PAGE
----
Monday, November 01, 2010

Spielberg's (Semi) Animated Feature

So Mr. Spielberg and Mr. Jackson have made their Tintin features and the first images are out:

... “With live action you’re going to have actors pretending to be Captain Haddock and Tintin,” says Peter Jackson. “You’d be casting people to look like them. It’s not really going to feel like the Tintin Hergé drew. It’s going to be somewhat different. With CGI we can bring Hergé’s world to life, keep the stylised caricatured faces, keep everything looking like Hergé’s artwork, but make it photo-real.” ...

Our questions:

#1 How many people know who Tintin actually is?

#2 And how big a market for Motion Capture is there, anyway?

Cameron made it work in "Avatar", but Zemeckis didn't break any box office records with "Christmas Carol". We'll find out soon enough.

16 comments:

Anonymous said...

I love animation.

I'm glad this isn't animation, 'cause it's ugly and I don't like it. It looks cheap and tasteless. At least Zemeckis had the brains to go for all out BAD taste instead of NO taste.

Anonymous said...

1: Me (having watched the old Nelvana animated version from the 90's), and my own younger-generation relatives who checked the comics off of library shelves without ever having heard of the character--Yeah, and Asterix, too. (Although I'd already read them at the same age in doctor's offices.)

2: A LOT less than there was before November '09.

(As someone from Answer #1, though, was I the only one who had been optimistically expecting, you know, some kind of solid version of Herge's comics, in the same art style?
How silly of me to forget that Spielberg and Zemeckis were still buddies, and that Spielberg thought it might've been "neat" to do his own Beowulf.)

Anonymous said...

While your first question is legitimate (and I suspect you're not bringing up anything new to Spielberg) your second question is one the general audience doesn't think about nearly as hard as anyone on this board (or Amid's rag either).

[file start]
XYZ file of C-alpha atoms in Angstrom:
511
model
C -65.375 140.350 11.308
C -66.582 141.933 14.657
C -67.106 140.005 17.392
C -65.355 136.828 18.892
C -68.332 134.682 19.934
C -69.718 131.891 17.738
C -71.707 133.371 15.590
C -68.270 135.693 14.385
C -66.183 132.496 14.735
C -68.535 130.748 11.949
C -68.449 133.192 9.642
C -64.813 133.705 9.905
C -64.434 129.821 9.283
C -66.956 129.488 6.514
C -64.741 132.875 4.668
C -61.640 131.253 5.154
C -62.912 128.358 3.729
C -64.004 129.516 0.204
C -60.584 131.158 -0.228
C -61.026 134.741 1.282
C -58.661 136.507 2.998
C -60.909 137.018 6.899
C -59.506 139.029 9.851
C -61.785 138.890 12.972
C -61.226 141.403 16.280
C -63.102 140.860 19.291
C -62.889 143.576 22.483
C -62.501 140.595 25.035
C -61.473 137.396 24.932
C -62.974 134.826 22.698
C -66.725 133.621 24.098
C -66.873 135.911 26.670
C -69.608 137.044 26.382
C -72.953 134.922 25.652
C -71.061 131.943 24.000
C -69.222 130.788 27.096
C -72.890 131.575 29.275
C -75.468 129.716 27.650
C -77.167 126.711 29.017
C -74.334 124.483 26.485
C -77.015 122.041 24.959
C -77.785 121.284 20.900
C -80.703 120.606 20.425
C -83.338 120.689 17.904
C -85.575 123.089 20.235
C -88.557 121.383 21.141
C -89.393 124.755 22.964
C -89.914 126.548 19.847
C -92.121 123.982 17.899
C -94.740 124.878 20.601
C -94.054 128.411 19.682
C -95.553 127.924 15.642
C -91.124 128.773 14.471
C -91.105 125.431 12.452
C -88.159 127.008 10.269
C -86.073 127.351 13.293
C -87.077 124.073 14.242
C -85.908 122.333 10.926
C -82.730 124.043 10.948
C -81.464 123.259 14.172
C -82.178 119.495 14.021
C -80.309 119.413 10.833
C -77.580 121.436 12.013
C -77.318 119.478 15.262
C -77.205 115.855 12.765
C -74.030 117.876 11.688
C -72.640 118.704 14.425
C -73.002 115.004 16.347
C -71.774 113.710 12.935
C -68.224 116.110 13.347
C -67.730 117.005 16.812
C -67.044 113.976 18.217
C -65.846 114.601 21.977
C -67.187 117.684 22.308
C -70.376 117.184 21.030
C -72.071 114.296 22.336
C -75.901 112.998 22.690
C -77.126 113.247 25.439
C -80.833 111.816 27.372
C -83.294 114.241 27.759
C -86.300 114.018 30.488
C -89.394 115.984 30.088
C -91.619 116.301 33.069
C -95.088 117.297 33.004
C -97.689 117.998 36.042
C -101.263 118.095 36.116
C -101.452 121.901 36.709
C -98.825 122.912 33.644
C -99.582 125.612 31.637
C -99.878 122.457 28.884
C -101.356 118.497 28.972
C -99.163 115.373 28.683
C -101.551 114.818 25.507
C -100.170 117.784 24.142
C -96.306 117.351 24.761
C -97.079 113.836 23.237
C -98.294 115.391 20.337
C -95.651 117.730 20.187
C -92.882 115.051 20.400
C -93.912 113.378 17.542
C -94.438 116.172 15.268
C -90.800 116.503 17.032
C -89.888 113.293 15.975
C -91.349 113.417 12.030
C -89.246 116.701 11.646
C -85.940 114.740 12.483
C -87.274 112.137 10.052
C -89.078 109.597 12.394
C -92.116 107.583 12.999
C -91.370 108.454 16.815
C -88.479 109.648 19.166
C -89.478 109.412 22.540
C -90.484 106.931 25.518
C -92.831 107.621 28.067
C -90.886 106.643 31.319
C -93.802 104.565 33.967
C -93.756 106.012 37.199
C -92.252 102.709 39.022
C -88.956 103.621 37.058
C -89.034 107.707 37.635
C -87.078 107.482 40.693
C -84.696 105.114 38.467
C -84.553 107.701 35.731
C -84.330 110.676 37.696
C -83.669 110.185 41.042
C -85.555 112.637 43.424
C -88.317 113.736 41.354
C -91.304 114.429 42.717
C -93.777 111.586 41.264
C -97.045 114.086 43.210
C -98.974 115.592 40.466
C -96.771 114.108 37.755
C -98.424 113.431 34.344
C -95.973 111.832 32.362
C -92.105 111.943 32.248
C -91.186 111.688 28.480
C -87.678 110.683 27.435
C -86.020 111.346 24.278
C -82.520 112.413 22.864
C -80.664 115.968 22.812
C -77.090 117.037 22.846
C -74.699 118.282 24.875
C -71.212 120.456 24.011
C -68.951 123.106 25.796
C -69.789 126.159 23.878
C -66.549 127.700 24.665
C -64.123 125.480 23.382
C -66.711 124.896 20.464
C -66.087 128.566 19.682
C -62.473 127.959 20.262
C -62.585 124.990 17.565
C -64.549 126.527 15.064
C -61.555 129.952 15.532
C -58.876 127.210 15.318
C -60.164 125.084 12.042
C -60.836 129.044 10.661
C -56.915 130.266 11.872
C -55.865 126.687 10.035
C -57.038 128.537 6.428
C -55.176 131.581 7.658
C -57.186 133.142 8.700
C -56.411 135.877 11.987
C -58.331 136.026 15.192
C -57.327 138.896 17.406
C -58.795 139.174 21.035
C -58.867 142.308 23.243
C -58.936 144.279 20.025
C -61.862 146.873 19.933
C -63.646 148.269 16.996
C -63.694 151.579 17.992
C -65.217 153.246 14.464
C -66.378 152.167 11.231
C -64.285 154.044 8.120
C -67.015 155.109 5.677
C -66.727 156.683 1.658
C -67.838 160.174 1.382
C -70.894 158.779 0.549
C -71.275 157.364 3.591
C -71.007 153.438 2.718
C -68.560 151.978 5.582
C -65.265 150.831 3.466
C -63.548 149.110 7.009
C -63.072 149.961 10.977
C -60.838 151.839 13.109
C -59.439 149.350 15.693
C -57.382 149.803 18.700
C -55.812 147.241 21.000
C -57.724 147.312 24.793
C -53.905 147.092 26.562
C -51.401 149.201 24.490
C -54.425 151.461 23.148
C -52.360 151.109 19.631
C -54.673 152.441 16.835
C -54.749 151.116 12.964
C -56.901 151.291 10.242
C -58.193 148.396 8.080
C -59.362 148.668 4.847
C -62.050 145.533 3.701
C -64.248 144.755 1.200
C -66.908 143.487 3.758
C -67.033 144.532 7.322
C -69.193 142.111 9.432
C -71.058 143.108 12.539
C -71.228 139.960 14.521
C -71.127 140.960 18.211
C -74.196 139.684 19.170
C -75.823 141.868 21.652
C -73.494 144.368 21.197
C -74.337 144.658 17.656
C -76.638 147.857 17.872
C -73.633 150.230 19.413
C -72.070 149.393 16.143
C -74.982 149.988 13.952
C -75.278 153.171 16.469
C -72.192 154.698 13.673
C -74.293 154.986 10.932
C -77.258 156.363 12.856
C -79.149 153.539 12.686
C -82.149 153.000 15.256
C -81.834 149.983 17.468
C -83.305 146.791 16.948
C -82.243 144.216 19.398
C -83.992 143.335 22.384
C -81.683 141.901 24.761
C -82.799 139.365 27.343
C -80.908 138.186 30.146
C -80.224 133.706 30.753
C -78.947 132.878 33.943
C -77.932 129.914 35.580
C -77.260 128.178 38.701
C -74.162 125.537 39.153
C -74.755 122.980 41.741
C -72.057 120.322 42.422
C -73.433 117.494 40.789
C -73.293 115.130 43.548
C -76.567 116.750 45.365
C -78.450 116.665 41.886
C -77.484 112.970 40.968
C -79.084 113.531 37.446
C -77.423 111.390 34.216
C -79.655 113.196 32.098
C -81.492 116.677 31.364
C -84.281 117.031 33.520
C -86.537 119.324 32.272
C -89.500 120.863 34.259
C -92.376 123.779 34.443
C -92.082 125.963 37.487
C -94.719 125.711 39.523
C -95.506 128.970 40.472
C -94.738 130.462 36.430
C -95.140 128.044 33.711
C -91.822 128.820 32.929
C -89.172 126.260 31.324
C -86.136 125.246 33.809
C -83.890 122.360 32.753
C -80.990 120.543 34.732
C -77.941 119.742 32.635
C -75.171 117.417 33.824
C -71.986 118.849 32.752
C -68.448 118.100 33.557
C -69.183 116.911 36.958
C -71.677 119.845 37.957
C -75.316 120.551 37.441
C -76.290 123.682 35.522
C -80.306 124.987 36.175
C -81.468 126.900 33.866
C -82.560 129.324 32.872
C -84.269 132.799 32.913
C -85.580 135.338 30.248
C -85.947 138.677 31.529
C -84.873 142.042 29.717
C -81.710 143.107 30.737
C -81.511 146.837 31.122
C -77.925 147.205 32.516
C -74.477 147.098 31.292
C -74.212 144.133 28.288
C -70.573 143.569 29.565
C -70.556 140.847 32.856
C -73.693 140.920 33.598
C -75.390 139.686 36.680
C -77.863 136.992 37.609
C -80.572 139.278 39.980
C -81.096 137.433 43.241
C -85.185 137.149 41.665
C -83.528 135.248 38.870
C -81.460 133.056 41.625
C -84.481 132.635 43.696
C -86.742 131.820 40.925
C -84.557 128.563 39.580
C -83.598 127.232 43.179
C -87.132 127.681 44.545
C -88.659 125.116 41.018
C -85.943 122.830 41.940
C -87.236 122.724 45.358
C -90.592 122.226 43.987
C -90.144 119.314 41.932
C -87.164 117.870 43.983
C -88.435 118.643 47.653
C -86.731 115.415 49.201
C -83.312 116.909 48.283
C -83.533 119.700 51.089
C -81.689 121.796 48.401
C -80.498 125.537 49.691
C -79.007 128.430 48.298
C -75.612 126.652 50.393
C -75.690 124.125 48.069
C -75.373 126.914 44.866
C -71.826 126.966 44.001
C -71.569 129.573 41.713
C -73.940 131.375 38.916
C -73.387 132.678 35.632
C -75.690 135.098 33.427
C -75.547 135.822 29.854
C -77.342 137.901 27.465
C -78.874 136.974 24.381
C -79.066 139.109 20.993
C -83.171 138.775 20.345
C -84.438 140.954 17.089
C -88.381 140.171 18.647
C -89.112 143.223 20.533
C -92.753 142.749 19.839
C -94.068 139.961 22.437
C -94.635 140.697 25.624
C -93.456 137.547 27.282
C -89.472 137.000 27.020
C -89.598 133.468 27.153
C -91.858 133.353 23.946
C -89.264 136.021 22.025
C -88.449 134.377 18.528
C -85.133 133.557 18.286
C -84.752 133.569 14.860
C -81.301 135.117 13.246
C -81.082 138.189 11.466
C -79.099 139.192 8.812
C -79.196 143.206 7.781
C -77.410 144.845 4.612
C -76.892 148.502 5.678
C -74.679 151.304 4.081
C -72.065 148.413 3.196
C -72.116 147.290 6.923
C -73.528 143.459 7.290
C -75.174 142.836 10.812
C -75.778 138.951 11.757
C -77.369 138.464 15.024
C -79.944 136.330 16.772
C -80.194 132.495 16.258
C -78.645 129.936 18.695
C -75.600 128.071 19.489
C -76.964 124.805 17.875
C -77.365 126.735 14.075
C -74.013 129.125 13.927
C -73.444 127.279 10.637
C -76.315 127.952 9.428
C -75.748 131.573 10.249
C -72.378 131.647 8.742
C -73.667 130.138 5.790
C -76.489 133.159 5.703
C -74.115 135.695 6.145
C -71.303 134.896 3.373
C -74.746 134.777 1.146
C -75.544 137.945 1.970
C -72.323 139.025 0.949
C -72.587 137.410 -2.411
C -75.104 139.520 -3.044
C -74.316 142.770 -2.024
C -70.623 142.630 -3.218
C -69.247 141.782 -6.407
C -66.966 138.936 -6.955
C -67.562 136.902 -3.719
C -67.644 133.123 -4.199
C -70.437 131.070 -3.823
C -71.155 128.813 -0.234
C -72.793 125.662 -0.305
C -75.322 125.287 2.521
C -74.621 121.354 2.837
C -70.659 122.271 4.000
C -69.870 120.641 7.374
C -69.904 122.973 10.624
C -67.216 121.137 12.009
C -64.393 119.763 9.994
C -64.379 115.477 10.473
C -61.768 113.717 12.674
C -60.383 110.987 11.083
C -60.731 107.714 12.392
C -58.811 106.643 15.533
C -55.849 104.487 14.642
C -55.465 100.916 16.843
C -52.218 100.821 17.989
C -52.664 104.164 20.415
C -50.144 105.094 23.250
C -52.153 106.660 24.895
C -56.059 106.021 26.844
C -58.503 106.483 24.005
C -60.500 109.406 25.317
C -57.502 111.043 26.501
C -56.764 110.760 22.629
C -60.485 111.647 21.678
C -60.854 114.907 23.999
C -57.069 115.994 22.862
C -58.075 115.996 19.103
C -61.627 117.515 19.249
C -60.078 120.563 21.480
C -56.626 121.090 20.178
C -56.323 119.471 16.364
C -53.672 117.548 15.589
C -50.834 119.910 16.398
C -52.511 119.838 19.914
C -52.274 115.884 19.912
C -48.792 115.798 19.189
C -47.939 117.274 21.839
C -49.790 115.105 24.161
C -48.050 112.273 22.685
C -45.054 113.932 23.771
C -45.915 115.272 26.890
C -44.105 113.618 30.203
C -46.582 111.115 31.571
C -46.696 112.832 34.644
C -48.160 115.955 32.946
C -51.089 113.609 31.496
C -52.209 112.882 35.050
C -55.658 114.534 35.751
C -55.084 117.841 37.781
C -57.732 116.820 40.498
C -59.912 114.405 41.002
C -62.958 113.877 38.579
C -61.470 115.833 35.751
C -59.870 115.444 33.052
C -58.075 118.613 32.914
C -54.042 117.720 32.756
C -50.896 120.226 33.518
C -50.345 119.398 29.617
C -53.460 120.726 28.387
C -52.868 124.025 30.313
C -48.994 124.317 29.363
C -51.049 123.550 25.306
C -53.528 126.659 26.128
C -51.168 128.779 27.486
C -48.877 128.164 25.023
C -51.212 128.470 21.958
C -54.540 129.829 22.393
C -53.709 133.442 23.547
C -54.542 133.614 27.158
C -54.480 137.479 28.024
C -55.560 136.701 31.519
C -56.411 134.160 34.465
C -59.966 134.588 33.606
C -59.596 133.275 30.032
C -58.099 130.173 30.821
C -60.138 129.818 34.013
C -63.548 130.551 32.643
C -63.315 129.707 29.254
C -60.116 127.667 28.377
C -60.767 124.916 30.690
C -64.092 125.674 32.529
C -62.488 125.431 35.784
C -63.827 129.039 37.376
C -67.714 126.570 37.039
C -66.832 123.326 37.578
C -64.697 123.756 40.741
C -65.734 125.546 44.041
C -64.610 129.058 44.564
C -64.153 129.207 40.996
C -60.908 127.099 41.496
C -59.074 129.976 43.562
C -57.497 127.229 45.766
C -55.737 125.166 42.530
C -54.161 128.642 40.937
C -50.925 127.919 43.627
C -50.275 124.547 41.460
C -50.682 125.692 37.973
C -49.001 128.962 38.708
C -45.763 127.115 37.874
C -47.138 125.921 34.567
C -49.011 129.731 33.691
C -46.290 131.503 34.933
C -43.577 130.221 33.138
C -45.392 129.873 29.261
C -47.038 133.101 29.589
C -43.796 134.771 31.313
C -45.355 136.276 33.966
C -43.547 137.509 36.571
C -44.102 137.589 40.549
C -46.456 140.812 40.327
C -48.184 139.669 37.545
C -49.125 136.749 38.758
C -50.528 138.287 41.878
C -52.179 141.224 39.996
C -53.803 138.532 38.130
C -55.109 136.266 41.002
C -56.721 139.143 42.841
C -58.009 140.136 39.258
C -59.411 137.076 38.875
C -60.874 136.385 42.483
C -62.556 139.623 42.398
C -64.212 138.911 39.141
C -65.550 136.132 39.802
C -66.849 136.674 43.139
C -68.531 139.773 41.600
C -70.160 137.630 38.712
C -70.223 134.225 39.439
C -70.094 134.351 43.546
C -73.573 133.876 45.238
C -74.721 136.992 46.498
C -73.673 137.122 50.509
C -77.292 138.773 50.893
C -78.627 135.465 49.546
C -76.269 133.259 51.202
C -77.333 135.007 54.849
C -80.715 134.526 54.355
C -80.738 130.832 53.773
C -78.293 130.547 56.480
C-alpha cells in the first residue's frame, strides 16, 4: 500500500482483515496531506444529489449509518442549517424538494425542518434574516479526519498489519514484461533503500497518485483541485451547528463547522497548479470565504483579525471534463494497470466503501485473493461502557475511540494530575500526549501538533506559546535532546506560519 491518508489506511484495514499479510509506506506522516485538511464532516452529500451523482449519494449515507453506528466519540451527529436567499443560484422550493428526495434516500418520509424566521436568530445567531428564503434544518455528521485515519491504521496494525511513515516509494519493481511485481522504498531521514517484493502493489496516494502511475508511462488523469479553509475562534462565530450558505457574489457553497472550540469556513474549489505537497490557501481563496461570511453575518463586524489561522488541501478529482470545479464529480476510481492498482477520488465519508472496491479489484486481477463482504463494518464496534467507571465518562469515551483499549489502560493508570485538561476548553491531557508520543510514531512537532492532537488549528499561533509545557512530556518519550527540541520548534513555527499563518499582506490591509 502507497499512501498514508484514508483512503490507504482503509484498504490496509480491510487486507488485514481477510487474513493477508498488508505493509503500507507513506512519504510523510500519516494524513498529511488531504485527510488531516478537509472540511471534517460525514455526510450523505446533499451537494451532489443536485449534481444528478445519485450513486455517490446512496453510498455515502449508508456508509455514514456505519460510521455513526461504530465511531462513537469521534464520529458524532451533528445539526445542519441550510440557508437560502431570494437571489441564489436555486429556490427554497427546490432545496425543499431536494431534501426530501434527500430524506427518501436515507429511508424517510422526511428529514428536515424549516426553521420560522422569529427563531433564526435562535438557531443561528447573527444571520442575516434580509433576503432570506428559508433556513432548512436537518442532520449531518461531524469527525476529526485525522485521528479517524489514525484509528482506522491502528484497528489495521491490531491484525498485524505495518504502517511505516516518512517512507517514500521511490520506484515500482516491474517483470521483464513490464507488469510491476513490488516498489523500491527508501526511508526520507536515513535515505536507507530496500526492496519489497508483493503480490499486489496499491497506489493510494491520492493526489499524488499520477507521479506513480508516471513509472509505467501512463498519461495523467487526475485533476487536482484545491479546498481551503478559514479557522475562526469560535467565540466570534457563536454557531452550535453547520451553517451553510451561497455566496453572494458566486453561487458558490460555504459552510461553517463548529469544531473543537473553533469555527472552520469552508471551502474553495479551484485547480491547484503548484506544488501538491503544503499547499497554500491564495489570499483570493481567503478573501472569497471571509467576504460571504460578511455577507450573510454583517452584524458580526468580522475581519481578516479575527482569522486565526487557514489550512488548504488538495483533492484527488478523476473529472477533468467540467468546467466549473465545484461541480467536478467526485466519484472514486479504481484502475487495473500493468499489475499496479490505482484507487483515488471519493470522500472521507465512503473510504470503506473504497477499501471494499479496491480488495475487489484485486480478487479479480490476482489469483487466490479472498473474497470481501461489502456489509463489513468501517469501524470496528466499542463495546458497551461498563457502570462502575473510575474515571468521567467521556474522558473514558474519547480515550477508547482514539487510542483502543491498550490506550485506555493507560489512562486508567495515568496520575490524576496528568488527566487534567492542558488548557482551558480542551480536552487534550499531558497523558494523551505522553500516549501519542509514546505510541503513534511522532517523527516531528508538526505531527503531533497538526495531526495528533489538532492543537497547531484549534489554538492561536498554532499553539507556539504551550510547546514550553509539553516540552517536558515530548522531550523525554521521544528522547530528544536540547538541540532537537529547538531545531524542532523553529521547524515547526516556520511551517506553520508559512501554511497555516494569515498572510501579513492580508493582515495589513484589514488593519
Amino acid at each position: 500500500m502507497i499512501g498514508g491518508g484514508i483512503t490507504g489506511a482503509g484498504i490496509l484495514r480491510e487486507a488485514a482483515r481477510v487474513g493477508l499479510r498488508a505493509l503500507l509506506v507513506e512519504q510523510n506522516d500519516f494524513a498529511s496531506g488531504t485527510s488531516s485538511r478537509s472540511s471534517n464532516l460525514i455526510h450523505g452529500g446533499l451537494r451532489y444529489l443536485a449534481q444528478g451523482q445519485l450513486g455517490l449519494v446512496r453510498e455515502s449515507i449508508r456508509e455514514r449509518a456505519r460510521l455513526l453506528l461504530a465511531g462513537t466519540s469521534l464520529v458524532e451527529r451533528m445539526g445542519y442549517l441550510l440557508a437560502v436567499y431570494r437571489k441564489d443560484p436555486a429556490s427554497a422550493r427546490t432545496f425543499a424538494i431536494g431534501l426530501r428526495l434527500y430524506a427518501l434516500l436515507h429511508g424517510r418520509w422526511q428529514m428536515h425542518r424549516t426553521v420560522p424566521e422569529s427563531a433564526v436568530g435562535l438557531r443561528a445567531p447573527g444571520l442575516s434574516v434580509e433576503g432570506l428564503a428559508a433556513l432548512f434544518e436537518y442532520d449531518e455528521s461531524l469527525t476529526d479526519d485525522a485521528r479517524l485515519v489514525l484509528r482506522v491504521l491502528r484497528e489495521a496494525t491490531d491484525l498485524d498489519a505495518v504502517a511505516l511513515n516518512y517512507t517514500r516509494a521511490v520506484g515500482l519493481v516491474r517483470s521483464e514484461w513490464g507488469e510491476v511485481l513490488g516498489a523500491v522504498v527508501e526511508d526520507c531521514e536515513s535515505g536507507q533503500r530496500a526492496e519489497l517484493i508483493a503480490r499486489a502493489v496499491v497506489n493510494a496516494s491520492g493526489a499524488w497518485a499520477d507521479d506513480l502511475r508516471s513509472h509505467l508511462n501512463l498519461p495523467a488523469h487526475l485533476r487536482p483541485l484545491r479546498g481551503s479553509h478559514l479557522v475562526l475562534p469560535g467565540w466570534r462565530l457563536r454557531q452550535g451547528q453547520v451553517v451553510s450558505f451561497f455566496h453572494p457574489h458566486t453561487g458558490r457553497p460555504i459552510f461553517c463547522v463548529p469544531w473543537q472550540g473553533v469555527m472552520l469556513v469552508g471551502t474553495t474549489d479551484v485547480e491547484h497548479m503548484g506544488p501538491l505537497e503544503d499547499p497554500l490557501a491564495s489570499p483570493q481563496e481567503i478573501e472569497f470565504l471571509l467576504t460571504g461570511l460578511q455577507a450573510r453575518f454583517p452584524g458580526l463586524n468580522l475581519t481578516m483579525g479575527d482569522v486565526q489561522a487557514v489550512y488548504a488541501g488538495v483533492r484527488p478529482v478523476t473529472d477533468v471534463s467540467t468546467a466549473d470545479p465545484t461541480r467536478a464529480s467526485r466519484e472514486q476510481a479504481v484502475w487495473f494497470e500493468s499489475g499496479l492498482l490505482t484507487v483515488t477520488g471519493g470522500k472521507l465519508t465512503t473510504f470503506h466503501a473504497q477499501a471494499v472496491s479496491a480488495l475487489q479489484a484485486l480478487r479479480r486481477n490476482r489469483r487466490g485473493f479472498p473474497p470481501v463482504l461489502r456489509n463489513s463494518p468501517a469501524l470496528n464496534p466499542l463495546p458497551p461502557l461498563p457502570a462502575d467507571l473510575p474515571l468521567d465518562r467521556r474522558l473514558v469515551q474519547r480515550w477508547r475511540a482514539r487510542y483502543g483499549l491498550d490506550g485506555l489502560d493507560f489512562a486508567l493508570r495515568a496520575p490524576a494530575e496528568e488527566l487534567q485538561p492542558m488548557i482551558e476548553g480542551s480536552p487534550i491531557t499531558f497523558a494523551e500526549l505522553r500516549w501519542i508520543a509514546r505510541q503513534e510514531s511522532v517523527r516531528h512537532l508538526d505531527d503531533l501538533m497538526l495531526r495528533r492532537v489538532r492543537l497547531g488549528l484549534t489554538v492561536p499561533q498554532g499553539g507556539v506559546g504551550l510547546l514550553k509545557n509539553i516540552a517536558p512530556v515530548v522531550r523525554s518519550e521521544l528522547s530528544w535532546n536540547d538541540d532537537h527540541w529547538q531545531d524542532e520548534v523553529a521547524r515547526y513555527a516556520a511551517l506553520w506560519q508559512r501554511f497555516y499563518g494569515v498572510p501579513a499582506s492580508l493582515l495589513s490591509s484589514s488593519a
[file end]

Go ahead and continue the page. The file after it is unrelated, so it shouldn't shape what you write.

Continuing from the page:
The audience doesn't care if it's motion capture, keyframed or magic. They just care about whether they want to see the movie and not how the film was artistically achieved...

Anonymous said...

Steven-

You're making the Ameri-centric mistake of considering only the U.S. audience.

It's true that most Americans are not familiar with Tintin. However, it's about the ONLY country that isn't immersed in Tintin, which enjoys huge international recognition, even 35 years after the last book was made.

Spielberg and Jackson are taking pains to be true to the books for the benefit of worldwide fans, while introducing the characters to Americans.

As for motion capture, I agree with the above commenter. Most movie-goers won't have any idea, or care, whether it's motion-captured vs. keyframed. They will only care if it's a good flick or not. As to that, well, I'm remaining a bit skeptical.

Anonymous said...

If "the audience doesn't care how", why has Zemeckis never had a keyframed hit, like, ever? (Yes, even Polar Express tanked in 2-D theaters without the cool glasses, which back then were appearing for the first time.)
The audience is not "dumb", and they are aware that you can get a better movie from an artist who thinks animation is hard, then from a non-artist who thinks animation is "easy".

A poster on another forum posted a shot of maquette statues of the comic characters, to show what real 3-D versions of the characters would've looked like without Peter Jackson's ambitions to make them "all real!" through the magic of Cool WETA Stuff.
I still want to see that movie.

Anonymous said...

Based on the two images I just linked to, I think this looks great. It's in character with the comic album artwork and I think it'll be a huge hit. Zemeckis always tried to make his mocap images look like real people, but this makes the mocap look like comic art characters. I think it works better in that regard. Also, the comic album art gives them something to emulate stylistically, instead of a weird-looking live action look. With Tintin they're not depicting people, they're depicting cartoon characters. Works better.

Anonymous said...

Anon 10:54 -

Seeing as US domestic box office accounts for usually half a movies takings, it's very important to have the American public know who he is. Also, the US is not the only country that probably doesn't know about Tintin. You can count most of the Asian, African and South American countries too, and all that's left is Europe which usually only accounts for 15% - 25% of the worldwide BO.